Cython support functions#


  • William Stein (2006-01-18): initial version

  • William Stein (2007-07-28): update from sagex to cython

  • Martin Albrecht & William Stein (2011-08): cfile & cargs

sage.misc.cython.compile_and_load(code, **kwds)#


  • code – string containing code that could be in a .pyx file that is attached or put in a %cython block in the notebook.

OUTPUT: a module, which results from compiling the given code and importing it


sage: from sage.misc.cython import compile_and_load
sage: module = compile_and_load("def f(int n):\n    return n*n")
sage: module.f(10)
sage.misc.cython.cython(filename, verbose=0, compile_message=False, use_cache=False, create_local_c_file=False, annotate=True, sage_namespace=True, create_local_so_file=False)#

Compile a Cython file. This converts a Cython file to a C (or C++ file), and then compiles that. The .c file and the .so file are created in a temporary directory.


  • filename – the name of the file to be compiled. Should end with ‘pyx’.

  • verbose (integer, default 0) – level of verbosity. A negative value ensures complete silence.

  • compile_message (bool, default False) – if True, print 'Compiling <filename>...' to the standard error.

  • use_cache (bool, default False) – if True, check the temporary build directory to see if there is already a corresponding .so file. If so, and if the .so file is newer than the Cython file, don’t recompile, just reuse the .so file.

  • create_local_c_file (bool, default False) – if True, save a copy of the .c or .cpp file in the current directory.

  • annotate (bool, default True) – if True, create an html file which annotates the conversion from .pyx to .c. By default this is only created in the temporary directory, but if create_local_c_file is also True, then save a copy of the .html file in the current directory.

  • sage_namespace (bool, default True) – if True, import sage.all.

  • create_local_so_file (bool, default False) – if True, save a copy of the compiled .so file in the current directory.

OUTPUT: a tuple (name, dir) where name is the name of the compiled module and dir is the directory containing the generated files.

sage.misc.cython.cython_compile(code, **kwds)#

Given a block of Cython code (as a text string), this function compiles it using a C compiler, and includes it into the global namespace.

AUTHOR: William Stein, 2006-10-31


Only use this from Python code, not from extension code, since from extension code you would change the global scope (i.e., of the Sage interpreter). And it would be stupid, since you’re already writing Cython!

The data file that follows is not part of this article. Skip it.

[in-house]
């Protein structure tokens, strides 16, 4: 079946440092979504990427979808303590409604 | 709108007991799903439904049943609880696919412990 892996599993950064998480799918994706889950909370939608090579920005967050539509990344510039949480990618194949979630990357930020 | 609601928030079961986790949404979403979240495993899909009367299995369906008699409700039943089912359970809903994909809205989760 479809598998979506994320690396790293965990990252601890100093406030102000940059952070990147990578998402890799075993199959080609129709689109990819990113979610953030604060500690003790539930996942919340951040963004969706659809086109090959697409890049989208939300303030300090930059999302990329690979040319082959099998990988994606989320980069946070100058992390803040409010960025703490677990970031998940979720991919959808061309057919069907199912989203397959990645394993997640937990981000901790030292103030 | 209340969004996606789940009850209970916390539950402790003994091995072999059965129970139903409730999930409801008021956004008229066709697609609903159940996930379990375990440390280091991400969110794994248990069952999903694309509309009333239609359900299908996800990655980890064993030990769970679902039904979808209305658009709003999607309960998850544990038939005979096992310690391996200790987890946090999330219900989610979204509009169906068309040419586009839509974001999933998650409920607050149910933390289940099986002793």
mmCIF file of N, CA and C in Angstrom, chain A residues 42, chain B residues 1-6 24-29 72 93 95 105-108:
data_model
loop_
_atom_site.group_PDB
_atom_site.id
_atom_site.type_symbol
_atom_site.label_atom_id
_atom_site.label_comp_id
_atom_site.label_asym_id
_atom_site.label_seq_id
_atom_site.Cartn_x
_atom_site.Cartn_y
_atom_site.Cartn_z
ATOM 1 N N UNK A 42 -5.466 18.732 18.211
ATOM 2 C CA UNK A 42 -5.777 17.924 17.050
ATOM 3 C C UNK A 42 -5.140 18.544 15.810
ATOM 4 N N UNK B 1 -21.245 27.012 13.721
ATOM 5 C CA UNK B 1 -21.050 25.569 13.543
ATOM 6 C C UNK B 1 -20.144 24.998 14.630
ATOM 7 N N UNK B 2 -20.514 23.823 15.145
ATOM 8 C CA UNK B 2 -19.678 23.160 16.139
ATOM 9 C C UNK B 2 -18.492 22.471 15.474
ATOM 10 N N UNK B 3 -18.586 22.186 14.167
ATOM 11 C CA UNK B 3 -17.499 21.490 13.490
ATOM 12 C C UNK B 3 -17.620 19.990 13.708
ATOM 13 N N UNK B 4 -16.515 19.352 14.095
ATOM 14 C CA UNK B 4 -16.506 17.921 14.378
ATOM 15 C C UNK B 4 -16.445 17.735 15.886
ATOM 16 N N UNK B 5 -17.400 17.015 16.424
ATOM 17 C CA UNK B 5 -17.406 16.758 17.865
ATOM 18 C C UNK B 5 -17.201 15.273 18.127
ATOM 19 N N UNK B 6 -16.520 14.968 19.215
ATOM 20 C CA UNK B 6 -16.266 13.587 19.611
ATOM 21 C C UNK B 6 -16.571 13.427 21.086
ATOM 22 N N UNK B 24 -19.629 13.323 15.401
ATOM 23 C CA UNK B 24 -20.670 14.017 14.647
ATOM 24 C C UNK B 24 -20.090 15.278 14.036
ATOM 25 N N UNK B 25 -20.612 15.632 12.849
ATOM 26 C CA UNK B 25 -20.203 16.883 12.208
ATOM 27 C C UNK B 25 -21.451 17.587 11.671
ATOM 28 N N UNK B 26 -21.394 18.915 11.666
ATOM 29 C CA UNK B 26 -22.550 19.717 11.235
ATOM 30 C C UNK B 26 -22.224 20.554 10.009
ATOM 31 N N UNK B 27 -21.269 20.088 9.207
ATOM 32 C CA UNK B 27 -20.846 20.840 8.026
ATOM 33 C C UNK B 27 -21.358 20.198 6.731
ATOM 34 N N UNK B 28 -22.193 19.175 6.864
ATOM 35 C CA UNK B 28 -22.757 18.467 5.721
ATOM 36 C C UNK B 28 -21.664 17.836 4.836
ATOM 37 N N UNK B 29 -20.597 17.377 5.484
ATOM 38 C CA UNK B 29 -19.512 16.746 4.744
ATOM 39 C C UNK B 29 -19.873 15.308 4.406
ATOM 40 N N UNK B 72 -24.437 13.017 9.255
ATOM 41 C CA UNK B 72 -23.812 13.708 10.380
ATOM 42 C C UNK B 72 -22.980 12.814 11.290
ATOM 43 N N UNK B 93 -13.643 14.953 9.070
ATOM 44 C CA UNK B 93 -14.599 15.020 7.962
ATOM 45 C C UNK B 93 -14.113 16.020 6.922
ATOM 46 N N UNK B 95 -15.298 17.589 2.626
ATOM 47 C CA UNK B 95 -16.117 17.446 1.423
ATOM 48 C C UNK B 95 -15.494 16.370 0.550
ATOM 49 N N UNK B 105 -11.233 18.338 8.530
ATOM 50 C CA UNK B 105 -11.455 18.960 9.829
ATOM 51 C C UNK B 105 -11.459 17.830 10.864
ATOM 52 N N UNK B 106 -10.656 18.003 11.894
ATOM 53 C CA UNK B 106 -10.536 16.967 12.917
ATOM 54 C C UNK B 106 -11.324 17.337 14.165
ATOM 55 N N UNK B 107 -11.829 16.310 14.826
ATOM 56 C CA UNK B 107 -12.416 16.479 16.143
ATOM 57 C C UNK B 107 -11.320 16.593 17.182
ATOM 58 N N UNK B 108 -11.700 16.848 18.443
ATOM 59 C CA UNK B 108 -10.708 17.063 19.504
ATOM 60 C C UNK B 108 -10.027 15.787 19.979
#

Also, never use this in the standard Sage library. Any code that uses this can only run on a system that has a C compiler installed, and we want to avoid making that assumption for casual Sage usage. Also, any code that uses this in the library would greatly slow down startup time, since currently there is no caching.


Need to create a clever caching system so code only gets compiled once.

sage.misc.cython.cython_import(filename, **kwds)#

Compile a file containing Cython code, then import and return the module. Raises an ImportError if anything goes wrong.


  • filename - a string; name of a file that contains Cython code

See the function sage.misc.cython.cython() for documentation for the other inputs.


  • the module that contains the compiled Cython code.

sage.misc.cython.cython_import_all(filename, globals, **kwds)#

Imports all non-private (i.e., not beginning with an underscore) attributes of the specified Cython module into the given context. This is similar to:

from module import *

Raises an ImportError exception if anything goes wrong.


  • filename - a string; name of a file that contains Cython code

sage.misc.cython.cython_lambda(vars, expr, verbose=0, **kwds)#

Create a compiled function which evaluates expr assuming machine values for vars.


  • vars - list of pairs (variable name, c-data type), where the variable names and data types are strings, OR a string such as 'double x, int y, int z'

  • expr - an expression involving the vars and constants; you can access objects defined in the current module scope globals() using sage.object_name.


Accessing globals() doesn’t actually work, see github issue #12446.


We create a Lambda function in pure Python (using the r to make sure the 3.2 is viewed as a Python float):

sage: f = lambda x,y: x*x + y*y + x + y + 17r*x + 3.2r

We make the same Lambda function, but in a compiled form.

sage: g = cython_lambda('double x, double y', 'x*x + y*y + x + y + 17*x + 3.2')
sage: g(2,3)
sage: g(0,0)

In order to access Sage globals, prefix them with sage.:

sage: f = cython_lambda('double x', 'sage.sin(x) + sage.a')
sage: f(0)
Traceback (most recent call last):
NameError: global 'a' is not defined
sage: a = 25
sage: f(10)
sage: a = 50
sage: f(10)

Given a filename f, replace it by a filename that is a valid Python module name.

This means that the characters are all alphanumeric or _’s and doesn’t begin with a numeral.


sage: from sage.misc.cython import sanitize
sage: sanitize('abc')
sage: sanitize('abc/def')
sage: sanitize('123/def-hij/')